Thursday, December 5, 2013
This article was originally published on Sept. 10, 2013. A subsequent story, published on Sept. 20, 2013, contains some clarifications to the initial report.
Brett Gray, of Waterville, packages up bottles of vaccine for shipment while working at Maine Biological Laboratories in Winslow Oct. 12, 2004.
File photo by John Ewing
Dave Zacek, president of Lohmann Animal Health International, Maine Biological Laboratories' parent company, photographed on Oct. 12, 2004.
File photo by John Ewing
A Maine company may have helped Syrian dictator Bashar Assad build his biological-weapons capability when it illegally shipped vaccines containing a flu-like avian disease virus to Syria in 2001 and early 2002.
Maine Biological Laboratories of Winslow, now a division of the German firm Lohmann Animal Health, GmbH, shipped more than 14 million doses of its vaccine for Newcastle disease, a pathogen that's deadly to chickens and other commercial poultry, to a Syrian company in 2001.
At the time, such exports required special licenses because Syria was suspected of sponsoring terrorism. The company paid a $100,000 civil penalty to settle charges related to the incident brought by the U.S. Department of Commerce's Bureau of Industry and Security.
The company admitted that it had shipped the vaccine with the knowledge that its action violated a federal export ban.
On Saturday, The New York Times published a report on how Syria built its chemical weapons stockpile with the help of foreign companies, and cited Maine Biological Laboratories as "one of the best-known cases" of a U.S. company providing a precursor for chemical weapons.
But the Newcastle disease virus – an organism, not a toxic agent – is not believed to play a role in the development of chemical weapons, and does not appear to be related to the sarin nerve gas that the U.S. says was used to kill at least 1,400 Syrian civilians last month.
The virus can be transferred from birds to humans, but the symptoms in people are mild, according to an article on the disease in "Weapons of Mass Destruction: An Encyclopedia of Worldwide Policy, Technology and History," published in 2004.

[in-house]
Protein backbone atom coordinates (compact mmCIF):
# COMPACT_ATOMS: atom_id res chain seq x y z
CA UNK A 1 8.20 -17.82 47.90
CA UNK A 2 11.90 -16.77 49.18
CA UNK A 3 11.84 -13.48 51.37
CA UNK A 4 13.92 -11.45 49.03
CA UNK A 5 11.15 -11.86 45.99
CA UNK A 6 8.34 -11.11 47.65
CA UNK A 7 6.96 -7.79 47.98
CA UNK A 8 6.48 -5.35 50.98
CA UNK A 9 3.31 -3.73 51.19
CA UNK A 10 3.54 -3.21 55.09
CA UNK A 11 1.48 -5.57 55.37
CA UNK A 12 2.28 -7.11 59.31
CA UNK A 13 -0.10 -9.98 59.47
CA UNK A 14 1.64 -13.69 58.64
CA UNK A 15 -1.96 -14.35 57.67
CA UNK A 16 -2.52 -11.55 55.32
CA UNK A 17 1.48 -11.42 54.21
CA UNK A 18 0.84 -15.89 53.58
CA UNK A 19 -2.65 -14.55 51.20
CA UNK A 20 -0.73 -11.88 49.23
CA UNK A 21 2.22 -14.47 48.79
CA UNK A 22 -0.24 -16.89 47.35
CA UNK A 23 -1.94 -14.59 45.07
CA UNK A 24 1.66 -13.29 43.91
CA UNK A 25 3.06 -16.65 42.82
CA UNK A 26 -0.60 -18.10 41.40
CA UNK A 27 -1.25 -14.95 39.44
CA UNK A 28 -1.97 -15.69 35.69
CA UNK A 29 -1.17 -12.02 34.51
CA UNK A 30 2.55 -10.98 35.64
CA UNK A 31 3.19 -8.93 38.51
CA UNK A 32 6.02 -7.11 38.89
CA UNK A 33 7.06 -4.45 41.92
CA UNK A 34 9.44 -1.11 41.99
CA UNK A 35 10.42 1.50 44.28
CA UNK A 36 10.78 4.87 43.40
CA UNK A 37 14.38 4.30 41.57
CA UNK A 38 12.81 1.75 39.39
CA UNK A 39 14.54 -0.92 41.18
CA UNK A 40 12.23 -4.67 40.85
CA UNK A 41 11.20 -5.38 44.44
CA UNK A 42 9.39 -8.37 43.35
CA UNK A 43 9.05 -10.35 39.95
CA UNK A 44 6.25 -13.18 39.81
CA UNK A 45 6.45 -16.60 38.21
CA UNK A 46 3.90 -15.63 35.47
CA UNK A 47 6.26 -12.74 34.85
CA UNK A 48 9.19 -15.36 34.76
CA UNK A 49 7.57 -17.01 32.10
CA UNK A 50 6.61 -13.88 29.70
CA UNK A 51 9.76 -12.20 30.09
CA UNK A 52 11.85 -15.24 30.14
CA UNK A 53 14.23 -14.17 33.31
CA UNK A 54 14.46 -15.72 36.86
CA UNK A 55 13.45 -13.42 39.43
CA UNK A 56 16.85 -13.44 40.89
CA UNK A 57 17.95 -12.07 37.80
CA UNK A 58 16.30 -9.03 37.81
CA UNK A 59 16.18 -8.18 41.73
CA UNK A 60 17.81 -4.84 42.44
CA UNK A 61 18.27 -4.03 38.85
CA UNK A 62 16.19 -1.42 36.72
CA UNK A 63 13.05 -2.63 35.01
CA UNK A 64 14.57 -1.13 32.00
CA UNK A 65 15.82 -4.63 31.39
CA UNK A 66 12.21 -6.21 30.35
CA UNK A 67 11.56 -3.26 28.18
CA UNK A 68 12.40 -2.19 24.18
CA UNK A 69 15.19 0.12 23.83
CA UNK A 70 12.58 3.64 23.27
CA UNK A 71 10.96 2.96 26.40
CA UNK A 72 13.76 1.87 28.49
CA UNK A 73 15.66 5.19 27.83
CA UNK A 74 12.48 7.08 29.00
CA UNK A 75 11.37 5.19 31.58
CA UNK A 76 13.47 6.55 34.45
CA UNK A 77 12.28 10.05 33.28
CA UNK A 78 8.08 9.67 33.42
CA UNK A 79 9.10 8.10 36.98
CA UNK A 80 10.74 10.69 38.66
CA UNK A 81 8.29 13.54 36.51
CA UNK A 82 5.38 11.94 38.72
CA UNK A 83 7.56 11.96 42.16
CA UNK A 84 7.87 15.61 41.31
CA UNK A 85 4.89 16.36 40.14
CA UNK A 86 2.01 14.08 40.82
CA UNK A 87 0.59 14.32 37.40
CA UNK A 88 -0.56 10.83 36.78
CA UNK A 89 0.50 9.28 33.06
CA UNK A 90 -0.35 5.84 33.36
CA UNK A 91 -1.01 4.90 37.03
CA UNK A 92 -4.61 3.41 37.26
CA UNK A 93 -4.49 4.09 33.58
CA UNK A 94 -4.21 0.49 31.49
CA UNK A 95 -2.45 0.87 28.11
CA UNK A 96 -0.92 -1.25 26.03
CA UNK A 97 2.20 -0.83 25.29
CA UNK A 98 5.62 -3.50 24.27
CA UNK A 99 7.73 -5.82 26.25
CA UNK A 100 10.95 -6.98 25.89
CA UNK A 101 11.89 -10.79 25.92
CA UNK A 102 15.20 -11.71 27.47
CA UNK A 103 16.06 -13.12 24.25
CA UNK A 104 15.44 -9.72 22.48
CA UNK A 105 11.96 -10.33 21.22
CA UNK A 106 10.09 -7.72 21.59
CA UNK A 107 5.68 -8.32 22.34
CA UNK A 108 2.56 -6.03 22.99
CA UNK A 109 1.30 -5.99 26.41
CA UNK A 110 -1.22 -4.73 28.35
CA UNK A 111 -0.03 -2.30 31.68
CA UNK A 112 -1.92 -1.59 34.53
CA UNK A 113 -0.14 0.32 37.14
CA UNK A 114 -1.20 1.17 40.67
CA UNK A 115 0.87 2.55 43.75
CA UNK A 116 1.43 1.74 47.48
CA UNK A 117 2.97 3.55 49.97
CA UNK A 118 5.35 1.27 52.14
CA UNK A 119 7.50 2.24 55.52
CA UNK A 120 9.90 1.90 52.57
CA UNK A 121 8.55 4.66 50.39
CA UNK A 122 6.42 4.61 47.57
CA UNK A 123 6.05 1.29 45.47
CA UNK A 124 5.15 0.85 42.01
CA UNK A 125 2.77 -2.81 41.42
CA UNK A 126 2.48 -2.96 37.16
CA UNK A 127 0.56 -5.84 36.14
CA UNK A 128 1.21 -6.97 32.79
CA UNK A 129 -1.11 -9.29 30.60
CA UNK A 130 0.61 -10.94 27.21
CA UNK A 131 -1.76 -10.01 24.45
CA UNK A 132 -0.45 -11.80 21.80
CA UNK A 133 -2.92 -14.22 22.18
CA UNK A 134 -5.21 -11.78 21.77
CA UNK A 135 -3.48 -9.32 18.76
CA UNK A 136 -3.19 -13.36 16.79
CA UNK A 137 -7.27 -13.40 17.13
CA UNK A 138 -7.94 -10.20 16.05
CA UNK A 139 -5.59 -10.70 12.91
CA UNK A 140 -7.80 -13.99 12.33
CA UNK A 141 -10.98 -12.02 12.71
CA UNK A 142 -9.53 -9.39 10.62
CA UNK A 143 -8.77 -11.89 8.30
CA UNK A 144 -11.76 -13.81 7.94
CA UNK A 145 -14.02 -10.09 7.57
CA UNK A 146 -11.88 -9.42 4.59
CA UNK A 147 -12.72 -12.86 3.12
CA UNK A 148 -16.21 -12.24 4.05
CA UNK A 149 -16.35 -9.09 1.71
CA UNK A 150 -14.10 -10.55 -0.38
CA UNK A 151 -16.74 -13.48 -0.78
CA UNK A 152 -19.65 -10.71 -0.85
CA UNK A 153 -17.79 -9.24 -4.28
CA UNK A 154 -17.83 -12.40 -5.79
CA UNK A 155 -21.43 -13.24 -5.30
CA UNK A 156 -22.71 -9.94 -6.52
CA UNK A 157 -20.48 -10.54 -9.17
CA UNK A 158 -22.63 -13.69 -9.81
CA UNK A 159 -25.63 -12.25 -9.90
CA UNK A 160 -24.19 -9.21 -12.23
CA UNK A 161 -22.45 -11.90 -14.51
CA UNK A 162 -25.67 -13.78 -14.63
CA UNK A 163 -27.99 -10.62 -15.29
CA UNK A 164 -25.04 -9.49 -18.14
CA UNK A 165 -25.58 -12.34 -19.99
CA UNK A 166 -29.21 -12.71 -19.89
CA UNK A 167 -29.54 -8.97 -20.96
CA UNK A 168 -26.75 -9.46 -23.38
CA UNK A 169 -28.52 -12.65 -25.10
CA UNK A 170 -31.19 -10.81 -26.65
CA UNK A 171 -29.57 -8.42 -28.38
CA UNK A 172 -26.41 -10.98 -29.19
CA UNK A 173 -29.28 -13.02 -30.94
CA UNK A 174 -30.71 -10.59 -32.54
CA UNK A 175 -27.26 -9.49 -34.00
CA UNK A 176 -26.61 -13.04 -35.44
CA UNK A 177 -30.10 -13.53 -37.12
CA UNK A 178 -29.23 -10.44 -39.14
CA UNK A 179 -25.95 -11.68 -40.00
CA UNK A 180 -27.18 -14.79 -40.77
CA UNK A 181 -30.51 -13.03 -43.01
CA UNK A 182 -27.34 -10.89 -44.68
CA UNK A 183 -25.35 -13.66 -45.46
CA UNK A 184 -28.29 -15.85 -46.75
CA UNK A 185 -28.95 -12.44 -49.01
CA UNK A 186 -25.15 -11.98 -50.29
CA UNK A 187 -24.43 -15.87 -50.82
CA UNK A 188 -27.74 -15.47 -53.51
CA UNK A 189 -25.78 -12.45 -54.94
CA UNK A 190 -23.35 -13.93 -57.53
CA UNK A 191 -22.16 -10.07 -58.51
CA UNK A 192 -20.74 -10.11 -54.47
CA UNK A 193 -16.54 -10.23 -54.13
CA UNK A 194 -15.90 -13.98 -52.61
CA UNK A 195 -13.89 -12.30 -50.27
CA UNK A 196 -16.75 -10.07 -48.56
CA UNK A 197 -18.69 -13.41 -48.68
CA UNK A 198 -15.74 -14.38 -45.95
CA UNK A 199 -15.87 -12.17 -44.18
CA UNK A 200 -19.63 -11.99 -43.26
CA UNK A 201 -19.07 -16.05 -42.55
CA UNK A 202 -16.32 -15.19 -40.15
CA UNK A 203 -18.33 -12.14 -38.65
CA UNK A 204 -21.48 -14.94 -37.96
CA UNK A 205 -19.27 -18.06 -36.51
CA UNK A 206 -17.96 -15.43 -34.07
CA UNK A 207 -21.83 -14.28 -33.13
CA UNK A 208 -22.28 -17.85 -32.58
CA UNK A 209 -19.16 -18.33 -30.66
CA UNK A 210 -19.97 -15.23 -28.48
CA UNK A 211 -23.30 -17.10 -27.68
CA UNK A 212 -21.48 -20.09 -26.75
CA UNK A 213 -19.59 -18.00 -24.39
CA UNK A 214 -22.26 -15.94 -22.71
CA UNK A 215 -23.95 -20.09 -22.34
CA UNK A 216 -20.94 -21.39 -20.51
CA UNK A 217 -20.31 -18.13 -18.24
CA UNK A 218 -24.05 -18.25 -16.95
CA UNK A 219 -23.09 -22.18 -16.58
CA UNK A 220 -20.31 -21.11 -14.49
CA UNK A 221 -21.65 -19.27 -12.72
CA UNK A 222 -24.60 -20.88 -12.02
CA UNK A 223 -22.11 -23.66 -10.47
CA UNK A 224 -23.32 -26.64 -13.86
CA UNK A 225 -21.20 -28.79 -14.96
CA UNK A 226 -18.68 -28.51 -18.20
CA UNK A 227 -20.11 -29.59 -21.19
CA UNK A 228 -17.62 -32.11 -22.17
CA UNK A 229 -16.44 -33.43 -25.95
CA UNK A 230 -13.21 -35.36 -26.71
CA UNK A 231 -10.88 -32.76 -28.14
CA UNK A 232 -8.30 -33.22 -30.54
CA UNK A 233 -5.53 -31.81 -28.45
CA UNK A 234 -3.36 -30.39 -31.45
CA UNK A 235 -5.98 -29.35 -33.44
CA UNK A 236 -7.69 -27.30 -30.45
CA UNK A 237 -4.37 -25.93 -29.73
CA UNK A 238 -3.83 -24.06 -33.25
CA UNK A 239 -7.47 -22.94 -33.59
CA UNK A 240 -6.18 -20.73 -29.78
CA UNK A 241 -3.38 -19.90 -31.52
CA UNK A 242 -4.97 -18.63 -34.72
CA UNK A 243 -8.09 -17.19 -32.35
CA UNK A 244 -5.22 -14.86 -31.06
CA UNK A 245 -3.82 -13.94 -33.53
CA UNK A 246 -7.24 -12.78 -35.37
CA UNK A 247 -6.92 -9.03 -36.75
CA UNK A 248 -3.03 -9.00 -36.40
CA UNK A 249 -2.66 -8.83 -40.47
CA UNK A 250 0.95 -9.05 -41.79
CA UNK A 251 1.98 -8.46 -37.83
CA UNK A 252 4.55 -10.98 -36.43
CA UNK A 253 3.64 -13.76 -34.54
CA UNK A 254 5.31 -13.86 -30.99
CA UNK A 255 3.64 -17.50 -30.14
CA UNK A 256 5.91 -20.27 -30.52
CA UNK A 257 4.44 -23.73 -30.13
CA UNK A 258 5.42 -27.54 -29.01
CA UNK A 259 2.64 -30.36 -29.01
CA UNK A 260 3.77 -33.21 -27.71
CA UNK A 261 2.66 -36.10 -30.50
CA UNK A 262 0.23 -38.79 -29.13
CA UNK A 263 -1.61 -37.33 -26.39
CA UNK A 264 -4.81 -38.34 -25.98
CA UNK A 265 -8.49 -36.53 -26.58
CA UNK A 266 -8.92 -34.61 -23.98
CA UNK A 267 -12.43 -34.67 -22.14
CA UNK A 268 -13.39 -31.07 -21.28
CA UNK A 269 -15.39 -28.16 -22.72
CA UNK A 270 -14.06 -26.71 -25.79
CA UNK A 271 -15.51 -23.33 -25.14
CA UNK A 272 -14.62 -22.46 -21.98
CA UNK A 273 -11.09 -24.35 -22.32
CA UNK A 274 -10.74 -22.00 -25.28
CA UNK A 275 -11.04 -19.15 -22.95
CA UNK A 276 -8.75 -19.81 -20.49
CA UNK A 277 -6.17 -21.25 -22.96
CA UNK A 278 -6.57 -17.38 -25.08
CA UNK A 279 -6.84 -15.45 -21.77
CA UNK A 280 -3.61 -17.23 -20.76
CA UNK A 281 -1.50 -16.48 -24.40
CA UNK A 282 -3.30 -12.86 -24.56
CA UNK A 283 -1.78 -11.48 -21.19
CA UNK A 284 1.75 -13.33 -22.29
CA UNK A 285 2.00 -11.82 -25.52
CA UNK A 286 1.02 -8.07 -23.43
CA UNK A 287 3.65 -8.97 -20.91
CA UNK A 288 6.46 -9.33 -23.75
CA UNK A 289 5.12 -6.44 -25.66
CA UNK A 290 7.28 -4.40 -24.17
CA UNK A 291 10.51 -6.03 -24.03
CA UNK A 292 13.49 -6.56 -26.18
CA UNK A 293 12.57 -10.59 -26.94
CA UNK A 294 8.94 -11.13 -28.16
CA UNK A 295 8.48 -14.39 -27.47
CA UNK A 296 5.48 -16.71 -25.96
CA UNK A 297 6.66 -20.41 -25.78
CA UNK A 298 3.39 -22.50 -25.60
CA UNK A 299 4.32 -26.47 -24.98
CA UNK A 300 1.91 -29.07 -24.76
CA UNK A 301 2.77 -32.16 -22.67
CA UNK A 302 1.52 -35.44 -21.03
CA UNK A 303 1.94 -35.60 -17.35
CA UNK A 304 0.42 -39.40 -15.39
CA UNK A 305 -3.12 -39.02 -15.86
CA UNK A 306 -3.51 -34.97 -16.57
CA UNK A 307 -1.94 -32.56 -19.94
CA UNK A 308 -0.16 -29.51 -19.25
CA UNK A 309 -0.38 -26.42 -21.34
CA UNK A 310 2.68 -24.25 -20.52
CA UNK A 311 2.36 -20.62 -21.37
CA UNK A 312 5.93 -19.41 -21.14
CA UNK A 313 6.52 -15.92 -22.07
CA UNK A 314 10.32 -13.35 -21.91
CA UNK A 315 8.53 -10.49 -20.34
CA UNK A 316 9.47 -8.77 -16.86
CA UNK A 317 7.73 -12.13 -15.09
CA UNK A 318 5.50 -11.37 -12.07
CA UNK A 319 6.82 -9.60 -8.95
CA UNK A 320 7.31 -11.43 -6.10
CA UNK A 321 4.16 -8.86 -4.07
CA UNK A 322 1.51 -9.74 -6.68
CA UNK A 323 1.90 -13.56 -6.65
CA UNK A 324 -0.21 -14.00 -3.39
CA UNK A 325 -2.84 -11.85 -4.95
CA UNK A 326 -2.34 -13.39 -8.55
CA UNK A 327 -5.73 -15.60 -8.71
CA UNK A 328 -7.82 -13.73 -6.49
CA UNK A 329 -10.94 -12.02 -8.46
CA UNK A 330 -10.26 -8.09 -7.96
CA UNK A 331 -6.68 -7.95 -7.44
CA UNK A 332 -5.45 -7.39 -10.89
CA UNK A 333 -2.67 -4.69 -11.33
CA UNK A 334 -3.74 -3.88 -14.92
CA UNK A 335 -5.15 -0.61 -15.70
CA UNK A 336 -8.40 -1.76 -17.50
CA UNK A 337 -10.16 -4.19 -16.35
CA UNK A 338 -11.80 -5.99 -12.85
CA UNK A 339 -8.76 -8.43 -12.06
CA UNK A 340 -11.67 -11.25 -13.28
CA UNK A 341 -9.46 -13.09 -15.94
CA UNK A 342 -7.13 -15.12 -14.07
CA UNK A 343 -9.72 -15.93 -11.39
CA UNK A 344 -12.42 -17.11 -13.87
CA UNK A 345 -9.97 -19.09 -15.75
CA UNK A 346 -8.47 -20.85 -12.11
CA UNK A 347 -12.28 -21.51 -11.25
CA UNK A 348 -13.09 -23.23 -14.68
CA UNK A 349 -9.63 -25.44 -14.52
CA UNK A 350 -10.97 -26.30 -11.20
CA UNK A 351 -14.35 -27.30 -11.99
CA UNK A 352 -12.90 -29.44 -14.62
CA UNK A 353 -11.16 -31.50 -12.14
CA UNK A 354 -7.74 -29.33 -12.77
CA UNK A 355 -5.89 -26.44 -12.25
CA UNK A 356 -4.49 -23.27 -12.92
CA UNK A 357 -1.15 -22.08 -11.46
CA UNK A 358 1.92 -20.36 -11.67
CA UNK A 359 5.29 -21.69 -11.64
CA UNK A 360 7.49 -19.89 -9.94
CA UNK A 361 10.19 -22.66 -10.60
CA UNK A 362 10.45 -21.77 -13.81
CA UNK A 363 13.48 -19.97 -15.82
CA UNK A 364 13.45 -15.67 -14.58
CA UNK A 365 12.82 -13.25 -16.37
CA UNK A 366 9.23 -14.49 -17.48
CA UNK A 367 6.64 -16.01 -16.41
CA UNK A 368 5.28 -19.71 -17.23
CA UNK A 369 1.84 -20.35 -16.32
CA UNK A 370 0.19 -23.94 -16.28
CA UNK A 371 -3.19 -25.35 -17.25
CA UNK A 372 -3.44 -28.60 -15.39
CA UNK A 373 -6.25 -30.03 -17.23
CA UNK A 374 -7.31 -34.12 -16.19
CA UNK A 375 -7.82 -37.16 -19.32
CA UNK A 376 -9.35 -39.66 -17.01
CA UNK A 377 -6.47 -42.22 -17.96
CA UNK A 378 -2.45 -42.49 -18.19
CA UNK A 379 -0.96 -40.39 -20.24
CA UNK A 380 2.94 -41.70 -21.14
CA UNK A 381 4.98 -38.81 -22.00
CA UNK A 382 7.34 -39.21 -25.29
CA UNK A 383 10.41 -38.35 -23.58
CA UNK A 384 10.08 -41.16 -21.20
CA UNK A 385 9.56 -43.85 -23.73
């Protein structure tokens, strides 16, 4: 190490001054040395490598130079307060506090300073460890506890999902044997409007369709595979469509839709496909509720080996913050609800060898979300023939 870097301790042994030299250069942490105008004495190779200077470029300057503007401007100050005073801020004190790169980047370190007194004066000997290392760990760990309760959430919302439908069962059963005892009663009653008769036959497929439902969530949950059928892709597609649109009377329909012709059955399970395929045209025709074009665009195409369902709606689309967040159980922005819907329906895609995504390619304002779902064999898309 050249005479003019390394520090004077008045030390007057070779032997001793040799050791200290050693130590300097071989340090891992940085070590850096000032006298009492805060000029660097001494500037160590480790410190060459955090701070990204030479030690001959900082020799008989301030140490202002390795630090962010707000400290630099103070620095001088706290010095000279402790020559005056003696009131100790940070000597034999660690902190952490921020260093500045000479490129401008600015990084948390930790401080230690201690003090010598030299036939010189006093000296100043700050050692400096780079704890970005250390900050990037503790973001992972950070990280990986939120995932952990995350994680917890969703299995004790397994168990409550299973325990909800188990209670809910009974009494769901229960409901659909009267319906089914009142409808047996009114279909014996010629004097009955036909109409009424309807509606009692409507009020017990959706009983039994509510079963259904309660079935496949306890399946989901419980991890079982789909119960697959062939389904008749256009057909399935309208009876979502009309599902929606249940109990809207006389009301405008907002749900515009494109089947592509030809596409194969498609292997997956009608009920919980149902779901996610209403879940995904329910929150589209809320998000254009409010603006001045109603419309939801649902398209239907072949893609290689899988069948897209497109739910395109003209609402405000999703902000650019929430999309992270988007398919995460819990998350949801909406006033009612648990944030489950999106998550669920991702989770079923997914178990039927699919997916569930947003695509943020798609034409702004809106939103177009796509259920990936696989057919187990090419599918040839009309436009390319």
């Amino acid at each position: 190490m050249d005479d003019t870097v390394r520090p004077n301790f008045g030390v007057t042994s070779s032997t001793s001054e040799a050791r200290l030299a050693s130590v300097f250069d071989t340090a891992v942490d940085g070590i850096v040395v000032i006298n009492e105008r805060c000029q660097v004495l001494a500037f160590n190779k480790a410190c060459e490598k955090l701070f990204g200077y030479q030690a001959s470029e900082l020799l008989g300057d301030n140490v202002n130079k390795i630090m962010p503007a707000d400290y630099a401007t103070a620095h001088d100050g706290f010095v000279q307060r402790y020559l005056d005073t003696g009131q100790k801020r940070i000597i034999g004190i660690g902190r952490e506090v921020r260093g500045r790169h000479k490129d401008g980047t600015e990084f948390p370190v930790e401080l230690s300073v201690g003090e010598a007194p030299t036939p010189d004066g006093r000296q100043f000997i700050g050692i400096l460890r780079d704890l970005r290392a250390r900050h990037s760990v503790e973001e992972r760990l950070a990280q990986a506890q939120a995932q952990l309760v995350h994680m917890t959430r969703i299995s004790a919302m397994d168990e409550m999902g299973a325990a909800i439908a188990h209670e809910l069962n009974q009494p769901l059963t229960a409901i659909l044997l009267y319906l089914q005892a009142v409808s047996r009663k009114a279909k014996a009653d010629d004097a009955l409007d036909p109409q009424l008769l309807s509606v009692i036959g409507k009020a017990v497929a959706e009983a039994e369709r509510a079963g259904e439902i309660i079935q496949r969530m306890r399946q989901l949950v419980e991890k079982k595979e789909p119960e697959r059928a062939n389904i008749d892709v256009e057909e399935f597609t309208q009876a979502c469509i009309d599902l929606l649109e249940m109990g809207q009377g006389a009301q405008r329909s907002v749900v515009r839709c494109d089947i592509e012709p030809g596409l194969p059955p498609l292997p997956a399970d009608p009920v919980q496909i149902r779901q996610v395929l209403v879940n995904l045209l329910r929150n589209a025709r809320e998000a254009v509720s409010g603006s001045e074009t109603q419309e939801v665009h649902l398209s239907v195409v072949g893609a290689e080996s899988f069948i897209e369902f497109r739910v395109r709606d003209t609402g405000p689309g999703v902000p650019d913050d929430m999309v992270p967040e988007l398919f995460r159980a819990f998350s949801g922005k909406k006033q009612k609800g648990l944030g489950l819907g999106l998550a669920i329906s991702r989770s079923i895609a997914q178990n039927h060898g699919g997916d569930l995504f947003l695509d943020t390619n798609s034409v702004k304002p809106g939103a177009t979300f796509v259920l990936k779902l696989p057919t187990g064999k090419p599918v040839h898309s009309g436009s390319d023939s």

The company sent a statement to The New York Times saying that linking the incident in 2001 "with the use of poisonous gas ... to kill people is totally misleading and categorically false."
"Even the most pathogenic strain of Newcastle disease virus is only capable of causing disease in chickens and is in no way a threat to human health or lives," read the statement issued by company spokesman Jeff Butler.
Newcastle disease has been a virus of choice for biological-weapons researchers seeking ways to destroy an opponent's food supply.
U.S. bioweapons researchers studied the disease at Fort Detrick, Md., in the early 1950s, according to a paper on biological warfare threats by Lester C. Caudle III, former command surgeon of the Department of Defense's On Site Inspection Agency. It was chosen, Caudle wrote, because it "had a devastating mortality and could render a predictable epidemic-producing agent in the animal population."
Caudle wrote that the goal of such a weapon "is to affect humans indirectly by limiting their food supply" in wartime, possibly adding "the prospect of starvation of a population to the immediate devastating effects of conventional weapons."
In addition to the $100,000 fine for its exports to a Syrian company, Maine Biological Laboratories was fined $500,000 in a case involving illegal importation of avian flu viruses from Saudi Arabia. Eight of the company's former executives pleaded guilty to smuggling, mail fraud and conspiracy in the export and shipment of viruses and vaccines in the case, and several were sentenced to prison in 2005.
The company was later purchased by Lohmann Animal Health, which, since 2008, has financed $19 million in expansions of the facility on China Road in Winslow, which still produces animal vaccines.
Company spokesman Butler told The New York Times that the viruses shipped to Syria contained no live organisms, and suggested there is ambiguity regarding federal restrictions on such substances. He wrote that under federal law, "the U.S. Commerce Department is free to call any item they wish 'restricted,' even if it is without merit."
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